Literature : Word Choice

Radiant and distant, suffused with a saturnine sense of awe, Kendal Frey’s poems activate subtle gravities in the blink of an eye. We don’t approach—we’re taken.


Izel Vargas, Cicatriz, 2009, mixed media on banner, 60 × 96 inches. Courtesy of the artist.

The Greatest Brightness Acts Near the Greatest Darkness

We can be free

in degrees. The dream,

for example, tries

to do its part:

a stack of cards

from other lovers

and a red shawl.

You don’t belong

to me. Now I’m awake

and things down the street

are loud and mine.

No birds. Trucks.

A dull wind moves us

between seasons.

There is no reason.

There are people praying

on mountains

so we don’t have to.

We Required an Infinitely Narrow Space

Three kinds of heirloom tomatoes

on the table, one splitting.

I love you because we suffer

the same amount.

The heat is dizzying. I can’t

leave the house because I keep

cleaning up mouse shit.

It hurts me when I think

about people getting what

they want. That couple

with the snaggle teeth.

The future should be

smaller than that.

The Demand for Completeness Frees Us from Restraint

When we’re like

I’m experimenting w/ etc.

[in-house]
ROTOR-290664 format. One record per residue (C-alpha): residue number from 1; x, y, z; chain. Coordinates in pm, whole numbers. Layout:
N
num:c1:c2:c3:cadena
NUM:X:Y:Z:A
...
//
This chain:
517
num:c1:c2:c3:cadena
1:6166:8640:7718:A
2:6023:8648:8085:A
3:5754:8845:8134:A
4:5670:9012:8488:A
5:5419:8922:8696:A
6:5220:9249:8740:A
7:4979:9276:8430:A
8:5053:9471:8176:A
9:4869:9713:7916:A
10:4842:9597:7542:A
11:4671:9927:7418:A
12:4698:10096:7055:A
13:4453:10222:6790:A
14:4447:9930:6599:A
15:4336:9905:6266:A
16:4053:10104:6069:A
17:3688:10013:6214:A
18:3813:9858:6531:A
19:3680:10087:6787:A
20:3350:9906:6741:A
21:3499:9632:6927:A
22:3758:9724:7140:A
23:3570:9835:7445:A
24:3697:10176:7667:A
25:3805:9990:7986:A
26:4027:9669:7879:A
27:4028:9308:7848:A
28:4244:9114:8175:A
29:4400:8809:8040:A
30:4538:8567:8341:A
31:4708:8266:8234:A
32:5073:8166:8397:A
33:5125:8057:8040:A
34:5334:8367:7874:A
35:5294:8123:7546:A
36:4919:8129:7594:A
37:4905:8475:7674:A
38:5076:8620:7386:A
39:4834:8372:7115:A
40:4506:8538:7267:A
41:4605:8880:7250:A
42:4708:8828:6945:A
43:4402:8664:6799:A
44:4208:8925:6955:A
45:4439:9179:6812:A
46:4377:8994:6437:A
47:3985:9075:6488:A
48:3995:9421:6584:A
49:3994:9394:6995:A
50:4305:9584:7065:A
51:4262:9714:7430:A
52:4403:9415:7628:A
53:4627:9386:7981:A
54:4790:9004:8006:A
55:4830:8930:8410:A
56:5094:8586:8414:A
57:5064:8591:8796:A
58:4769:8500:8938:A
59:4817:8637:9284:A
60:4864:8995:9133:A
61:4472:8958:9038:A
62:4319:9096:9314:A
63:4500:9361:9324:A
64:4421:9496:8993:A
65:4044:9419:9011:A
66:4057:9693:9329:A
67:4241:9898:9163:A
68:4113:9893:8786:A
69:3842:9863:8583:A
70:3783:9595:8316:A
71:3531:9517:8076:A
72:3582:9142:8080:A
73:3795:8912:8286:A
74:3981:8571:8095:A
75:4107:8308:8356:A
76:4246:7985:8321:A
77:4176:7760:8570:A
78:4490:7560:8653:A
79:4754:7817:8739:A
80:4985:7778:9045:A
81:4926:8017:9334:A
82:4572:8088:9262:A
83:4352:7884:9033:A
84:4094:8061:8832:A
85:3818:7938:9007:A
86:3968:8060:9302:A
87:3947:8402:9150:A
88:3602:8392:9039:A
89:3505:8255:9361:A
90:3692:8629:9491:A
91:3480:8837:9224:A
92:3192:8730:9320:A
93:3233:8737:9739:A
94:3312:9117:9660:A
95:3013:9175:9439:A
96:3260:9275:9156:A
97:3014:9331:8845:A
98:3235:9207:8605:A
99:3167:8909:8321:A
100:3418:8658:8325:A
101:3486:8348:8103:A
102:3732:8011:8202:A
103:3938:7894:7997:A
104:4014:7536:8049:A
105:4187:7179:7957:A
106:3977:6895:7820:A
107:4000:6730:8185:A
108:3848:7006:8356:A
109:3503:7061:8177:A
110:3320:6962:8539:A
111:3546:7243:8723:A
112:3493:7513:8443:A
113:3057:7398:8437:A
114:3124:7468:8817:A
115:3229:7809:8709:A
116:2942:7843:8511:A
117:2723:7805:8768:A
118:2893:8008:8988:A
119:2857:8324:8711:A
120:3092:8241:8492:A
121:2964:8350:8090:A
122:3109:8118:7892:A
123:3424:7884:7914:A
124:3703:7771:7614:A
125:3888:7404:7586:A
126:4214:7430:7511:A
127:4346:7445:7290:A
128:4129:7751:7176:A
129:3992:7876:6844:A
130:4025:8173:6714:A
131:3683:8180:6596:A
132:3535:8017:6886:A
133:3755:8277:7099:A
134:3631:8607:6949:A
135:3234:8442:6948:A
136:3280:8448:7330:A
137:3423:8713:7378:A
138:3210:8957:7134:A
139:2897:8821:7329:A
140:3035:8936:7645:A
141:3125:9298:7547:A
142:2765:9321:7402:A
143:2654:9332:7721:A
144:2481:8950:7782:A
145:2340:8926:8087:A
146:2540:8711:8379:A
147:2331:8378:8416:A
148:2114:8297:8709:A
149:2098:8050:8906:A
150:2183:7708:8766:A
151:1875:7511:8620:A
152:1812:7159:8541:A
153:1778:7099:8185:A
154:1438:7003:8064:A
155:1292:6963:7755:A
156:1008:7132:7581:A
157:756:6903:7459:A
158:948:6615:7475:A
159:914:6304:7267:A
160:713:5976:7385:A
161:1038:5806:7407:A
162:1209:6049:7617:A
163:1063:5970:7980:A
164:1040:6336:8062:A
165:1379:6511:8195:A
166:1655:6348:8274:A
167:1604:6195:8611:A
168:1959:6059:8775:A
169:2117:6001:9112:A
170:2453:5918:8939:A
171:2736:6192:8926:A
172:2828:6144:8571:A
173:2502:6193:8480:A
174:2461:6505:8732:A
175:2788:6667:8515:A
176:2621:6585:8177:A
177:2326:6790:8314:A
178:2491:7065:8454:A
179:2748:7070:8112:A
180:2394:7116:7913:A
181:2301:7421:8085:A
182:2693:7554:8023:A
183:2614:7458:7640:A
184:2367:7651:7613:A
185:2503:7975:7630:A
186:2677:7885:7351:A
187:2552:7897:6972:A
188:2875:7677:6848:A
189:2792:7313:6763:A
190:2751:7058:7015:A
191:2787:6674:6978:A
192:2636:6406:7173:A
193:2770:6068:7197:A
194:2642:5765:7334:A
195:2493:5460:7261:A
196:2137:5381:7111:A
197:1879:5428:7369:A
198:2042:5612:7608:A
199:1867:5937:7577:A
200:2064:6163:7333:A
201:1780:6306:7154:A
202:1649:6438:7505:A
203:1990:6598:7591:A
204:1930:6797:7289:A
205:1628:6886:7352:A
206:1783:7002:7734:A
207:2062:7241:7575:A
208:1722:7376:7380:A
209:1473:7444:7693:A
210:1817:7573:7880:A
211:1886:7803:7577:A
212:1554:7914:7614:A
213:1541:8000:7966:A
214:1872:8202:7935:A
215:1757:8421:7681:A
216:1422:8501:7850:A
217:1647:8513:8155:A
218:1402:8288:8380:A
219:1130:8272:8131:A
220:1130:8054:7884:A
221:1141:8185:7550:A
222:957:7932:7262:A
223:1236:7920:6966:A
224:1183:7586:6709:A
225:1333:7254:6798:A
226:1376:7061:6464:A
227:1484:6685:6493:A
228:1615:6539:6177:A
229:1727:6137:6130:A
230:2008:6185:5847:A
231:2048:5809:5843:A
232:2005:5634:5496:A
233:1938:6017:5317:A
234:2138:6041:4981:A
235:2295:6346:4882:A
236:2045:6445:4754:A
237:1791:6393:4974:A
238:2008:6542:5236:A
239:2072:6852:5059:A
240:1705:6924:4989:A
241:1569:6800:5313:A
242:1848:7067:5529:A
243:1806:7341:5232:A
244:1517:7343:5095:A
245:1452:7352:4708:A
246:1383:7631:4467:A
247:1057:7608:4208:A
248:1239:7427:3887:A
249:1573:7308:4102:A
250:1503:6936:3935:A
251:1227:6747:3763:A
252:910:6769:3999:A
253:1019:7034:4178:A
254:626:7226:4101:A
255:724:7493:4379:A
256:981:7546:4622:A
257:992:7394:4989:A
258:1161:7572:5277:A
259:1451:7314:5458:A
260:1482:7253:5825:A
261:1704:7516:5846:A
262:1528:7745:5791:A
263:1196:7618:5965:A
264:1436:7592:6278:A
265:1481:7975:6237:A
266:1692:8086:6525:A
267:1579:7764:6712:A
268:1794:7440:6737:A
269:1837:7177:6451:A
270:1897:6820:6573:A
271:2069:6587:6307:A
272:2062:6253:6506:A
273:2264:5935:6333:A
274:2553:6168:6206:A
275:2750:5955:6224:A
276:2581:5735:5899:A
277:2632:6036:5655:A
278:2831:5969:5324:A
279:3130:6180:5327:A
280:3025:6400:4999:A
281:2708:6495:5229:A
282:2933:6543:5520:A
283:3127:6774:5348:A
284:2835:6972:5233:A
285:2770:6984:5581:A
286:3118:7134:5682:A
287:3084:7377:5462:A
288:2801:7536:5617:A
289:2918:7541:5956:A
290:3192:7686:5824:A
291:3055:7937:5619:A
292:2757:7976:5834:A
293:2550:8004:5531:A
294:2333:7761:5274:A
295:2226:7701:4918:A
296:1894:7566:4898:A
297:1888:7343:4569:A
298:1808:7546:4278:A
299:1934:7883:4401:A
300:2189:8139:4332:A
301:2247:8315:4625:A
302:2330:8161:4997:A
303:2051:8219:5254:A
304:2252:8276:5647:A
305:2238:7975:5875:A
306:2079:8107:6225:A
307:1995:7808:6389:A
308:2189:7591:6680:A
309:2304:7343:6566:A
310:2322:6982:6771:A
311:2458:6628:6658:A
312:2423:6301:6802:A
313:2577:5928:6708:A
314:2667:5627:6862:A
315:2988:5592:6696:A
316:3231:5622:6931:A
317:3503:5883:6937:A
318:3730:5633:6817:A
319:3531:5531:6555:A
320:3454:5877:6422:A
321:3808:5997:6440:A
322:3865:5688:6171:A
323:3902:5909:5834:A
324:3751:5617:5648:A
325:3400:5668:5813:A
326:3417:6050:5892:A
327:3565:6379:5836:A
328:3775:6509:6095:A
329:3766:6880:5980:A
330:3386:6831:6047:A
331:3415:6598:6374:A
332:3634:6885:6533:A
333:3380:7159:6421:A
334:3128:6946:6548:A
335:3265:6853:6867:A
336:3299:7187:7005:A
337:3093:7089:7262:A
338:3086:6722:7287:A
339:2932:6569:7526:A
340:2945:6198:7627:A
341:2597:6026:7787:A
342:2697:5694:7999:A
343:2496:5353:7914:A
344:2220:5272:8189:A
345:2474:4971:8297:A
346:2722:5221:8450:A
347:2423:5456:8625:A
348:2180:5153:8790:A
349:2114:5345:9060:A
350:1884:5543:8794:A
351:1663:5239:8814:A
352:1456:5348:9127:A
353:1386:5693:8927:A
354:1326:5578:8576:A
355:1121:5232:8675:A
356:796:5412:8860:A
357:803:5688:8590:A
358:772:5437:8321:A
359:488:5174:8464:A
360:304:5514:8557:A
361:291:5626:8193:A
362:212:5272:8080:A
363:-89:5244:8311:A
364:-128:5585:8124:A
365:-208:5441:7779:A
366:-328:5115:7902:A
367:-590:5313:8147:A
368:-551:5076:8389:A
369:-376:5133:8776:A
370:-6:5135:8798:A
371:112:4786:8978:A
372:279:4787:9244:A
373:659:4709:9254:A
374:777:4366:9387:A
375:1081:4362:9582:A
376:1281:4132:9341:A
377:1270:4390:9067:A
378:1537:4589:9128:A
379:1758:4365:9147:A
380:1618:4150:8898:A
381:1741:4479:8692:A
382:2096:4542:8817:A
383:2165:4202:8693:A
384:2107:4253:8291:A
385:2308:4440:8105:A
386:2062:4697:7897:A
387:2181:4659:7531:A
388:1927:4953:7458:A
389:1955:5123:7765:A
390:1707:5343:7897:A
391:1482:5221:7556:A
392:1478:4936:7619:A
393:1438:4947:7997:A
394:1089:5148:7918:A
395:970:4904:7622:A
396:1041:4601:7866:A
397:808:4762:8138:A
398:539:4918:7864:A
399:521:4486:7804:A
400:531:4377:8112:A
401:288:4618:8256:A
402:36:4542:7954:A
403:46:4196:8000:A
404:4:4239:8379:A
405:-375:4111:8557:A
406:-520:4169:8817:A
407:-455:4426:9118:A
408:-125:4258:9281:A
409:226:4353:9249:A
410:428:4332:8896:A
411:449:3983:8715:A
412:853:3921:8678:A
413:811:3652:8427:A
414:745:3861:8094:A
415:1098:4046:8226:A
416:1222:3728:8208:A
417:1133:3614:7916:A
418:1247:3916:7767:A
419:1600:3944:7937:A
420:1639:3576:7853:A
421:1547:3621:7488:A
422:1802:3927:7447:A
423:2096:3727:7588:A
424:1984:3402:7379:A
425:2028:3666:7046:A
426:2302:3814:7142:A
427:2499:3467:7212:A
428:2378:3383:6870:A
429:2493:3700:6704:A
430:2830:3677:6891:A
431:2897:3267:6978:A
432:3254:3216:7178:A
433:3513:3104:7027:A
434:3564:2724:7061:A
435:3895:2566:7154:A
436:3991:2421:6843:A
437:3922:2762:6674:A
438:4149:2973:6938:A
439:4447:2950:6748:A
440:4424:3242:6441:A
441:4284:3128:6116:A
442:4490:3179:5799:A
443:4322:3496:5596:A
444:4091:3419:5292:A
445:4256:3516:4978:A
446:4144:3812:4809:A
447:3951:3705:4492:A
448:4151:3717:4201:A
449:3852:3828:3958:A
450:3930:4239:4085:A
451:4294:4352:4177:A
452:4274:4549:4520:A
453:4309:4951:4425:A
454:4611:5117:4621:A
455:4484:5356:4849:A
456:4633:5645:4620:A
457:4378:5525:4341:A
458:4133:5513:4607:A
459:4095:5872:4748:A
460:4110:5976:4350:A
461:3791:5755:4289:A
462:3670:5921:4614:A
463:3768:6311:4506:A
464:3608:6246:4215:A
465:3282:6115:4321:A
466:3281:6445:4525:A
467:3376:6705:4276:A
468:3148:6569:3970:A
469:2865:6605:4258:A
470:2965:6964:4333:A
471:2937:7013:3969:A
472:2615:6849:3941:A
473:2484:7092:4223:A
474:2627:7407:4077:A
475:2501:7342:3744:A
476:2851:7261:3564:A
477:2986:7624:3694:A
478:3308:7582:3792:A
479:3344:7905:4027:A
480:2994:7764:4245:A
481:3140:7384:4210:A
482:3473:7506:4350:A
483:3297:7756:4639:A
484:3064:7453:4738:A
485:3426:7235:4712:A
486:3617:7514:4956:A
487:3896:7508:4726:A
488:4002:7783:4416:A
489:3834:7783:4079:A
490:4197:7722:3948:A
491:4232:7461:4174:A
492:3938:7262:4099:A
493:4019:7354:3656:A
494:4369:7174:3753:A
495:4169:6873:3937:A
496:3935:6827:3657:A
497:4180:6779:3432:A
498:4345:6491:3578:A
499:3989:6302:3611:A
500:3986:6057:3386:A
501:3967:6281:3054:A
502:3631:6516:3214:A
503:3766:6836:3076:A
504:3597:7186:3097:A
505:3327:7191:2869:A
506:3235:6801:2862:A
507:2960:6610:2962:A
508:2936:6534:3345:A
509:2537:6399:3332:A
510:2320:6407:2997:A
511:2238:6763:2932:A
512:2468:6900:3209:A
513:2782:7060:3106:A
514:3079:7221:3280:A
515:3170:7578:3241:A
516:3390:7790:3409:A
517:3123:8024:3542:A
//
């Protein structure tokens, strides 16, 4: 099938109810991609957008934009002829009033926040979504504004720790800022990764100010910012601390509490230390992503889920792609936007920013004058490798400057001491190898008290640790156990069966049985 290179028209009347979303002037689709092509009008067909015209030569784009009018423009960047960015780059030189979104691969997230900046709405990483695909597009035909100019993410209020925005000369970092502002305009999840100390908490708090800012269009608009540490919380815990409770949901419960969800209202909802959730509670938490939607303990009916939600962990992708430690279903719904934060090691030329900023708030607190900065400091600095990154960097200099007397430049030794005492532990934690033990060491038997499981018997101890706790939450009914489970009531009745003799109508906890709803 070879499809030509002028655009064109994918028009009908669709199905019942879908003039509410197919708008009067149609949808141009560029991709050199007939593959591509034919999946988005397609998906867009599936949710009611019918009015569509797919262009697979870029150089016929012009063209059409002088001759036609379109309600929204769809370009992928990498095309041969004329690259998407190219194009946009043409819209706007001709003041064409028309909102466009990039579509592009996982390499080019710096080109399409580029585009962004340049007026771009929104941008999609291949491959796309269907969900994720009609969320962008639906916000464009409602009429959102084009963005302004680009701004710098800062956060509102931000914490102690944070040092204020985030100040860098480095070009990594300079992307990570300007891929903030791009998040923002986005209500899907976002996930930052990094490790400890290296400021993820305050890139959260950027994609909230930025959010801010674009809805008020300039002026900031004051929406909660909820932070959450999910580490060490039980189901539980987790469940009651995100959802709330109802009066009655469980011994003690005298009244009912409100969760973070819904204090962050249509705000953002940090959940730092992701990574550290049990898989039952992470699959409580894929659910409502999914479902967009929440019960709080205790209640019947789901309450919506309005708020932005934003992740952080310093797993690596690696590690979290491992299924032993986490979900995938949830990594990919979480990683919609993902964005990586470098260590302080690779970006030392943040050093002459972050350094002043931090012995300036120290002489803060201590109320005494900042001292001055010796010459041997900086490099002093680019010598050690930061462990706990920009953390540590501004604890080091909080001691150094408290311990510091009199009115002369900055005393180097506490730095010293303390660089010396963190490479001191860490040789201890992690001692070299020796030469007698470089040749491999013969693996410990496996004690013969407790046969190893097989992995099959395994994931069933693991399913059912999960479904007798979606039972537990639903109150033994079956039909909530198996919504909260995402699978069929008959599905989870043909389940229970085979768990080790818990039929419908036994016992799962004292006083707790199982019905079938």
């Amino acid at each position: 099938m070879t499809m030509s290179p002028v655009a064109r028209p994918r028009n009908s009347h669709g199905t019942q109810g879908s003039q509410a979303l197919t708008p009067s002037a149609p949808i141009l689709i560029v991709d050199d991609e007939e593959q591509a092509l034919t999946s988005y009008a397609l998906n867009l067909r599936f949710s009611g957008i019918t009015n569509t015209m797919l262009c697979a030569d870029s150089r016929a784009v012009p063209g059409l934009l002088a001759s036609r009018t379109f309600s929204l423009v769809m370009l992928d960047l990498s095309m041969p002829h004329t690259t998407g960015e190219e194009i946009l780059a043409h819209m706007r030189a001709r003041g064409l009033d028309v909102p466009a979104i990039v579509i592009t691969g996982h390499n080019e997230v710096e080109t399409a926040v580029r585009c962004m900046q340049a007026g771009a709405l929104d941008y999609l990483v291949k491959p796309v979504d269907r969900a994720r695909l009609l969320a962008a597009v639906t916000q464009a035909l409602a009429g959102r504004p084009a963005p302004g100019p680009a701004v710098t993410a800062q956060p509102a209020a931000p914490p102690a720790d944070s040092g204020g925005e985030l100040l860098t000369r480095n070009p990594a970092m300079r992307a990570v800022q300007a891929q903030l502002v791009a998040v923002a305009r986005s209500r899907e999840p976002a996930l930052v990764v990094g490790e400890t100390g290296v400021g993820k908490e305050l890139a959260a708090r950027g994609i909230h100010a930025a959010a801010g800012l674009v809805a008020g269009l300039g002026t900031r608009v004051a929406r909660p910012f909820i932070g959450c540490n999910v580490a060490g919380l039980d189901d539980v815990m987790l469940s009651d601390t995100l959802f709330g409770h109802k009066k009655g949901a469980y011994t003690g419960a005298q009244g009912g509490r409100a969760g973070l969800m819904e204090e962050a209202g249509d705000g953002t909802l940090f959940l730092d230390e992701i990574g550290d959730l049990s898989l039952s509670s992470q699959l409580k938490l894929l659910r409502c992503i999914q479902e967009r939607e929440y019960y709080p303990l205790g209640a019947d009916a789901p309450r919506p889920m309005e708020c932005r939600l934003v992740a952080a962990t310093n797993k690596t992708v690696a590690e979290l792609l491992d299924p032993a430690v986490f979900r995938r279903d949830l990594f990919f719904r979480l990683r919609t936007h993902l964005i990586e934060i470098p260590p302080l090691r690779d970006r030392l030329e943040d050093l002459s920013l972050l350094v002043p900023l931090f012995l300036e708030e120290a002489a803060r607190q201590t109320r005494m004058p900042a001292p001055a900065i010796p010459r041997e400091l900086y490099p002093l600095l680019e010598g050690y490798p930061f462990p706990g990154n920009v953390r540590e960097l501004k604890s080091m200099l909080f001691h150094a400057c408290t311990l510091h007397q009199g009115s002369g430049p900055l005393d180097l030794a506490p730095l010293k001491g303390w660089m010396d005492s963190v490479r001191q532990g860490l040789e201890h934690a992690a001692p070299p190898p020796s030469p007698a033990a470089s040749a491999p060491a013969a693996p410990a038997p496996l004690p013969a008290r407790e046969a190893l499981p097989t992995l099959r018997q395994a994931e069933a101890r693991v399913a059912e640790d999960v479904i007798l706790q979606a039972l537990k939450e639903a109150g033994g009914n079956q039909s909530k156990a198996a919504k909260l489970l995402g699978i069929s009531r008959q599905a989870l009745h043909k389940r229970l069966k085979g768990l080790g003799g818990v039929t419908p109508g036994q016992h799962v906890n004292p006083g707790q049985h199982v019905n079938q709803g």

doesn’t it just mean

we’re widening our range

of excuses? I did things

because I lived alone

and could. I wouldn’t choose

them now but that’s just

because of saturation.

Now I’m past 30 and I still

haven’t read Moby-Dick

but there’s a whale in me.

I hate corn chips. My new goal

is to lose my personality.

Emily Kendal Frey is the author of The Grief Performance, published by Cleveland State University Poetry Center, as well as several chapbooks and chapbook collaborations. She lives in Portland, Oregon.

Izel Vargas was born and raised in the Rio Grande Valley of South Texas. He received his MFA from the University of North Carolina in Chapel Hill. He currently lives and works in Lexington, Kentucky.

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Poetry
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